But this man, after he had offered one sacrifice for sins: opposed to the legal priests is this Priest, God-man, an almighty Minister, having once offered, and no more, one sacrifice of his body for the sins of others, (he had none of his own, as every other priest had), that they might be pardoned and remembered no more, it being of eternal virtue and efficacy.

For ever must be joined to the sacrifice to complete the opposition, Hebrews 10:11. The legal one could never take away sins, but his one sacrifice could take them away for ever.

Sat down on the right hand of God; he ceased from sacrificing any more, and ascended up to heaven, and there he sat himself down (having abolished sin, and finished his work as a servant for ever) in the highest place of dominion and power at God’s right hand, while the Aaronites stood trembling and waiting at God’s foot-stool: and thence he powerfully and efficaciously commands the blotting out of sins, applieth his merits, and dispenseth to his servants the covenant mercies which he purchased by his own blood for them, Hebrews 1:3 2:9 8:2.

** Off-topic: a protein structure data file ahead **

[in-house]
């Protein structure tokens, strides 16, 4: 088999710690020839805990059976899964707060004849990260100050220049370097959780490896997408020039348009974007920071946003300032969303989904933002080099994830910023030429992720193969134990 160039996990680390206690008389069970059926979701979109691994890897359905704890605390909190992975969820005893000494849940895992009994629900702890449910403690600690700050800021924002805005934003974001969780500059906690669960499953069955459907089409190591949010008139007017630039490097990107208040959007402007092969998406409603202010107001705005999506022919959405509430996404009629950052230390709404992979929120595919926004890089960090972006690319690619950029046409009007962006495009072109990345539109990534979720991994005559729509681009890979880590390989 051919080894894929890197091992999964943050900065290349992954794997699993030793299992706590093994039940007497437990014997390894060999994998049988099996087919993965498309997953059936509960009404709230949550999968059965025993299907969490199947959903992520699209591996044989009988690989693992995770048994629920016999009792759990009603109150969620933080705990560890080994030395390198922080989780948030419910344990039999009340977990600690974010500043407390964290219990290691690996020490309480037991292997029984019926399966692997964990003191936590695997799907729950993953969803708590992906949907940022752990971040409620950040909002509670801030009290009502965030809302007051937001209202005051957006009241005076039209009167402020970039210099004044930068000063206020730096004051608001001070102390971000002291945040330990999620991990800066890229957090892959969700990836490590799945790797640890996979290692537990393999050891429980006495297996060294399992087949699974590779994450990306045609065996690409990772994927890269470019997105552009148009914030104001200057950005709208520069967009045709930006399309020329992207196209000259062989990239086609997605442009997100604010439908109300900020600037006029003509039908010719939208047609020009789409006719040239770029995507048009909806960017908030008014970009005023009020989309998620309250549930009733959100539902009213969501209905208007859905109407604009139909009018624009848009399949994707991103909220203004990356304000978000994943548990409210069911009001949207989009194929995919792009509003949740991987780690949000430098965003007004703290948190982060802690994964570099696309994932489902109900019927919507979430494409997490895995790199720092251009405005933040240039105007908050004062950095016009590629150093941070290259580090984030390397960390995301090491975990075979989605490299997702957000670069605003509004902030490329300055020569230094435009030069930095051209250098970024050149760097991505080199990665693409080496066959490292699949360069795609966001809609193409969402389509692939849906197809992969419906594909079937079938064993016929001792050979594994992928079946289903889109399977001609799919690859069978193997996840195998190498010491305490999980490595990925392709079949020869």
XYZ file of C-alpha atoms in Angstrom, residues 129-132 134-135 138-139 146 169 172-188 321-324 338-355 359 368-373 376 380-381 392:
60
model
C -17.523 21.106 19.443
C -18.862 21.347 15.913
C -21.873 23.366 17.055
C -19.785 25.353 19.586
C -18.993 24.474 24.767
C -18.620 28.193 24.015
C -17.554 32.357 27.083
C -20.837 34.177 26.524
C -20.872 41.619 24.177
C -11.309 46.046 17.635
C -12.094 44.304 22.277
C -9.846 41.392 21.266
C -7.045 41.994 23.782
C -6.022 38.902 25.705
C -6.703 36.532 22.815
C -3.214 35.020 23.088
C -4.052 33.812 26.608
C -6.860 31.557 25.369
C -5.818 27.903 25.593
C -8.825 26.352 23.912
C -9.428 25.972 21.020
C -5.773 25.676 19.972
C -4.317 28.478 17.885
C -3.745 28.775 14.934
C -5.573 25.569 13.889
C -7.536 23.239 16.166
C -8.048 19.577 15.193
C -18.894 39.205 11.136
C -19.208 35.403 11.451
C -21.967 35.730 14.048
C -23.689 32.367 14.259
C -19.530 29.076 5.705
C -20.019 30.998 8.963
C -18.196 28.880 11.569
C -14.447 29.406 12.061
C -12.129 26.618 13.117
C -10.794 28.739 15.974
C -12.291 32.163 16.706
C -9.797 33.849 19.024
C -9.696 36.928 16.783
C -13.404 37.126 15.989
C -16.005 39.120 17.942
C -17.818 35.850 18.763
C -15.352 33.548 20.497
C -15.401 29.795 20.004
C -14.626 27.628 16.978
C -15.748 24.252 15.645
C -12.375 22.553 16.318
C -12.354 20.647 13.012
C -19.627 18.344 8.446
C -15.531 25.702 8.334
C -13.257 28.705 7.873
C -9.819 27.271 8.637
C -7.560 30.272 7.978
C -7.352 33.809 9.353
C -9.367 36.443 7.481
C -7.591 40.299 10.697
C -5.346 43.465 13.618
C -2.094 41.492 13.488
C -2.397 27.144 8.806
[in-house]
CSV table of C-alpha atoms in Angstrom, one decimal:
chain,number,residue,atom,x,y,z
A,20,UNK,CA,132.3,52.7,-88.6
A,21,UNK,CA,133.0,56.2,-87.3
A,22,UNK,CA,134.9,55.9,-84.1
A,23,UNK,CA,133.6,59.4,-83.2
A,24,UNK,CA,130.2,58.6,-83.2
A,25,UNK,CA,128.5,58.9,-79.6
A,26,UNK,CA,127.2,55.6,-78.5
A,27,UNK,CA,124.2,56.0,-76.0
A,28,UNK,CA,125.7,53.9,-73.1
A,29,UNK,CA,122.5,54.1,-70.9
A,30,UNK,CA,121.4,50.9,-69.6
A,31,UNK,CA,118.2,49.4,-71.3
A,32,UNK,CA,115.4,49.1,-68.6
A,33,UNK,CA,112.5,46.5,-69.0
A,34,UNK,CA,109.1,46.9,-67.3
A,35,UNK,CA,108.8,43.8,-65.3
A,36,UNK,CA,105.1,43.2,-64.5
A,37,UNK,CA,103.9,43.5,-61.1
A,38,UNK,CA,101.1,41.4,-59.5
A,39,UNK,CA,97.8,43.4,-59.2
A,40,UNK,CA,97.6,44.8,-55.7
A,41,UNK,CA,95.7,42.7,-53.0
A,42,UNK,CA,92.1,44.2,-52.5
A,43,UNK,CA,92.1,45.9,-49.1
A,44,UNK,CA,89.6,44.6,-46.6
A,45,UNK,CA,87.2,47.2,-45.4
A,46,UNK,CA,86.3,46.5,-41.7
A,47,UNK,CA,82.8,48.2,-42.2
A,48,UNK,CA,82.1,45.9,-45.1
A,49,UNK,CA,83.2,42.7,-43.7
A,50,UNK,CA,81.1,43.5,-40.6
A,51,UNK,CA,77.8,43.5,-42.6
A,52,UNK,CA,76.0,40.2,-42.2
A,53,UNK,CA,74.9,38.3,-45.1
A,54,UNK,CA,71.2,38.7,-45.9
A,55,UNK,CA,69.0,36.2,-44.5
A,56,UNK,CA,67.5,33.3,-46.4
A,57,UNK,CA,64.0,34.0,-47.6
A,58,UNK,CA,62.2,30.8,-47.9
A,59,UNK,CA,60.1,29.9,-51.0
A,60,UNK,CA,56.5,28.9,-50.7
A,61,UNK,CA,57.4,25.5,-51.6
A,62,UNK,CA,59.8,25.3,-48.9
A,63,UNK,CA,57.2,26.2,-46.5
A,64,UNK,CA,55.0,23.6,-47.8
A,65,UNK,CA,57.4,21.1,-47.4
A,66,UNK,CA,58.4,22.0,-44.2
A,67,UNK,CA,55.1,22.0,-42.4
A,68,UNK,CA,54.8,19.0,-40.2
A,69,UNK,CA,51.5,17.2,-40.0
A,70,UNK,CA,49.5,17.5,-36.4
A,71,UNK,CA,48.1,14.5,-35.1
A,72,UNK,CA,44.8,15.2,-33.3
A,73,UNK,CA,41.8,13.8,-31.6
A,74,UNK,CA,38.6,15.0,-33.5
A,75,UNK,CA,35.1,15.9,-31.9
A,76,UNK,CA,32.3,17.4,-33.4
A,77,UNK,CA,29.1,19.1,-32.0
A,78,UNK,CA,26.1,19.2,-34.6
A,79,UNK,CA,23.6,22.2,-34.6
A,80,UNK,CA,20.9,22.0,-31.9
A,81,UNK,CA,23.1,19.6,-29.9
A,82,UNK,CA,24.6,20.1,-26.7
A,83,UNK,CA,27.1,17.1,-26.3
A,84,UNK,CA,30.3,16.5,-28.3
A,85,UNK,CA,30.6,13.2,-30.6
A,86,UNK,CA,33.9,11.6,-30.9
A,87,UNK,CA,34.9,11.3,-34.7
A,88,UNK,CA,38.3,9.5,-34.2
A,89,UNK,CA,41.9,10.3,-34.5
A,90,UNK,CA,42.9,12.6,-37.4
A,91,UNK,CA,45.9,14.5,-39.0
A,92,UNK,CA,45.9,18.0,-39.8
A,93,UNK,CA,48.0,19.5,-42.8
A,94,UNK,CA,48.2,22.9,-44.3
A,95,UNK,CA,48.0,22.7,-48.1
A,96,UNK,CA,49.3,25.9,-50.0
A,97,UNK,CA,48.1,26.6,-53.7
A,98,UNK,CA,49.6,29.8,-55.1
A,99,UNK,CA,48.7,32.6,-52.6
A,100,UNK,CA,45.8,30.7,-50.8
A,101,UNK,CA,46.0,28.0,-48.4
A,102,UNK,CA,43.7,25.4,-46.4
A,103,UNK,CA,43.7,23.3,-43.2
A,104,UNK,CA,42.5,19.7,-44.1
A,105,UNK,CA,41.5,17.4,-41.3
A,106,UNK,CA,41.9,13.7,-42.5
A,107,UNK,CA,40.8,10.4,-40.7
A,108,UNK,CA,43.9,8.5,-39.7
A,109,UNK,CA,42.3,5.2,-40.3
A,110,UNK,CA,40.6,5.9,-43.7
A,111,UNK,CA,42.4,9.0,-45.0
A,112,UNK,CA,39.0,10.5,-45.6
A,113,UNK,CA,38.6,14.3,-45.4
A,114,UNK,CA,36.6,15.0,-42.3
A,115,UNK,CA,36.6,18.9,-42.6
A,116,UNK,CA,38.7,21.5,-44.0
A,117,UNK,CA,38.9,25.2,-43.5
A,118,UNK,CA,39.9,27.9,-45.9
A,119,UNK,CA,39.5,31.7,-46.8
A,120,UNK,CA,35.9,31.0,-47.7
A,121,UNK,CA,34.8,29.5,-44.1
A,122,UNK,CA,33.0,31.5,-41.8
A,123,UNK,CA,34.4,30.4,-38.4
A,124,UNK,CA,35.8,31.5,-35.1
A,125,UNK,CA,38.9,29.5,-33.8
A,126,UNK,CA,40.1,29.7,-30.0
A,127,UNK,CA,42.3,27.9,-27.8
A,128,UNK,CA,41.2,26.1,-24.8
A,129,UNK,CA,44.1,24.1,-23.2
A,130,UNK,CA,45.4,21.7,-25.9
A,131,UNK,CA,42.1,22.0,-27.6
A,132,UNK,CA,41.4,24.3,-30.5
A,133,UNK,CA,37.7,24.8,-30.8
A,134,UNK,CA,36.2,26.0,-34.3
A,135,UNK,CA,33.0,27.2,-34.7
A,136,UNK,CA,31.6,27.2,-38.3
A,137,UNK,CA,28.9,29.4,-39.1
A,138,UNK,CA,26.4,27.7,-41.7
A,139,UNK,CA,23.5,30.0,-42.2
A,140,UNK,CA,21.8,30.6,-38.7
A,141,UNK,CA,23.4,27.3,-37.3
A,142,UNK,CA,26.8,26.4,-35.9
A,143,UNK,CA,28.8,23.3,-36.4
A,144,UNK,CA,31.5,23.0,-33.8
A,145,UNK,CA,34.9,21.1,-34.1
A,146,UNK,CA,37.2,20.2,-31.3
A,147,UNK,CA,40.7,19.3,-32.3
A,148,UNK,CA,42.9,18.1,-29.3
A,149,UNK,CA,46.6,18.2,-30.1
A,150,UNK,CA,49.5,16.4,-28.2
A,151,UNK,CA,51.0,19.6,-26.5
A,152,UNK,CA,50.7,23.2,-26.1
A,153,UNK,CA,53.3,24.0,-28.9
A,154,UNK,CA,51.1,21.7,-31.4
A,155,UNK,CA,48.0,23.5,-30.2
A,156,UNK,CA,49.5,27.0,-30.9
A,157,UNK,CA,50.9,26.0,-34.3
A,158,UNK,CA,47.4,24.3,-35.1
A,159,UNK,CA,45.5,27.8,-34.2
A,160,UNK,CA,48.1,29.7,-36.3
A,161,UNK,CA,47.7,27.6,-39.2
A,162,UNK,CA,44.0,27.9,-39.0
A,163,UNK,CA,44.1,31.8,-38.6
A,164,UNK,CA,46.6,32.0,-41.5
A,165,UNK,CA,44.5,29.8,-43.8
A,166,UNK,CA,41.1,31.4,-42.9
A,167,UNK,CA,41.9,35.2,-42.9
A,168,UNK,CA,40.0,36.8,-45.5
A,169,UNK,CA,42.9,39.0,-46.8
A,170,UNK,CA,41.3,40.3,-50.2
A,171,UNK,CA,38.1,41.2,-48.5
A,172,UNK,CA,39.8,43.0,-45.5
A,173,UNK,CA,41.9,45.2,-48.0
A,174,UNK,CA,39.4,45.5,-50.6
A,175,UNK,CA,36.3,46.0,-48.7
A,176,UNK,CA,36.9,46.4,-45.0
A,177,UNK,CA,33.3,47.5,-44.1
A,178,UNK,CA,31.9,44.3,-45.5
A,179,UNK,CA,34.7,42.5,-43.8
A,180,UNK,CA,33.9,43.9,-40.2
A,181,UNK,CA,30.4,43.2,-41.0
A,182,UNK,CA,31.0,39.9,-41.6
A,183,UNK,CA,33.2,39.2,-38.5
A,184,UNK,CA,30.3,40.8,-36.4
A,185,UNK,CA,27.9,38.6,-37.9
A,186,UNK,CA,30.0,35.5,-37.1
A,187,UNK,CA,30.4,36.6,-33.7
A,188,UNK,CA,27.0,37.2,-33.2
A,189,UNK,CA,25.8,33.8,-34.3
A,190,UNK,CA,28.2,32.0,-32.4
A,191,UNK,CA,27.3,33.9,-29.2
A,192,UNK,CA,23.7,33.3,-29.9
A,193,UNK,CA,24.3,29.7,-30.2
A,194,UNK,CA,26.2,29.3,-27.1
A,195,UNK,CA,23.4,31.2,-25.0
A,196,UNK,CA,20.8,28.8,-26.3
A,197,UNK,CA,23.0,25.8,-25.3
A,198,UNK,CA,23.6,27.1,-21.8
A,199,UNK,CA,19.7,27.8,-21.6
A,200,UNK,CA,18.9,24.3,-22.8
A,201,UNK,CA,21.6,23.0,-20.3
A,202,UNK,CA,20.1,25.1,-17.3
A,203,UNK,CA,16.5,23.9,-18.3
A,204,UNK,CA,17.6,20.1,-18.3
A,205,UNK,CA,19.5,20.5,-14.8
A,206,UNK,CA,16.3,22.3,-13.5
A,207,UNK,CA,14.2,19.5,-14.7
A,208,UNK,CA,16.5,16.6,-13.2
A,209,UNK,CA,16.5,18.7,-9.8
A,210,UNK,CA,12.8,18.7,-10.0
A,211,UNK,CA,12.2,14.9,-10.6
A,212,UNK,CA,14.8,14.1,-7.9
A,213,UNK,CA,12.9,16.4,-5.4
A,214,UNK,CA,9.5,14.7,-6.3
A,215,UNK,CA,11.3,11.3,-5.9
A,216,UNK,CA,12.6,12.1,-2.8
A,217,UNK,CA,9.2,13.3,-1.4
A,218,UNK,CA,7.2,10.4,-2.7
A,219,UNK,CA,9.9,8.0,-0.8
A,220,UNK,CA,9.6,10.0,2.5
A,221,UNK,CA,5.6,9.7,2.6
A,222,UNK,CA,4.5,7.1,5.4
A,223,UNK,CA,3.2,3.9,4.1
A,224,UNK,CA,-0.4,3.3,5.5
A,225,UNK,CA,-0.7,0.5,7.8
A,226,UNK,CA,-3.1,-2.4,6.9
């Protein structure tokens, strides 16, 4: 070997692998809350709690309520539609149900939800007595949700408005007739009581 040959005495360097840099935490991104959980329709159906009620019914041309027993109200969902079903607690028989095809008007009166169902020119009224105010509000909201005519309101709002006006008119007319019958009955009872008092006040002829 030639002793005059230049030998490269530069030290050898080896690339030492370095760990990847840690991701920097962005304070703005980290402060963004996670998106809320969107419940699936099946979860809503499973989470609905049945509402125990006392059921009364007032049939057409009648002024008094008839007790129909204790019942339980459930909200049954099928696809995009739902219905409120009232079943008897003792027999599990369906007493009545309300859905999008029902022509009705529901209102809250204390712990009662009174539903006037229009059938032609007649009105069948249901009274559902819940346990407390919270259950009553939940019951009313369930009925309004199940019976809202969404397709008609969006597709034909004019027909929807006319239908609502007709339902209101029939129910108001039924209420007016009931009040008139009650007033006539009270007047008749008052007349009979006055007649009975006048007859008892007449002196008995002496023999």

But this man,.... Jesus Christ, for he is a man, though not a mere man; or this great high priest, who came to do the will of God, and whose body was offered once for all:

after he had offered one sacrifice for sins; the sacrifice of himself, body and soul, and this but once:

for ever sat down on the right hand of God; as having done his work effectually, and that with acceptance; and therefore is placed as a token of honour at the right hand of God, where he sits enjoying rest, ease, and pleasure, and that for ever; all which is opposed to the priests under the law; they were many, he but one; they offered many sacrifices, he but one; they offered theirs often, every day, he but once; they stood ministering, he sat down; his sacrifice being effectual to take away sin, when theirs was not.

But this man, after he had offered one sacrifice for sins for ever, sat down on the right hand of God;
Hebrews 10:12. Οὗτος] comp. Hebrews 3:3.

εἰς τὸ διηνεκές] belongs to ἐκάθισεν.

With that which precedes is it conjoined by Oecumenius, Theophylact, Luther, Bengel, Böhme, Stein, Ewald, and others; whereby, however, the manifest antithesis, which εἰς τὸ διηνεκὲς ἐκάθισεν forms to ἕστηκεν καθʼ ἡμέραν, Hebrews 10:11, is destroyed, and the symmetry of the proposition, Hebrews 10:12, is lost.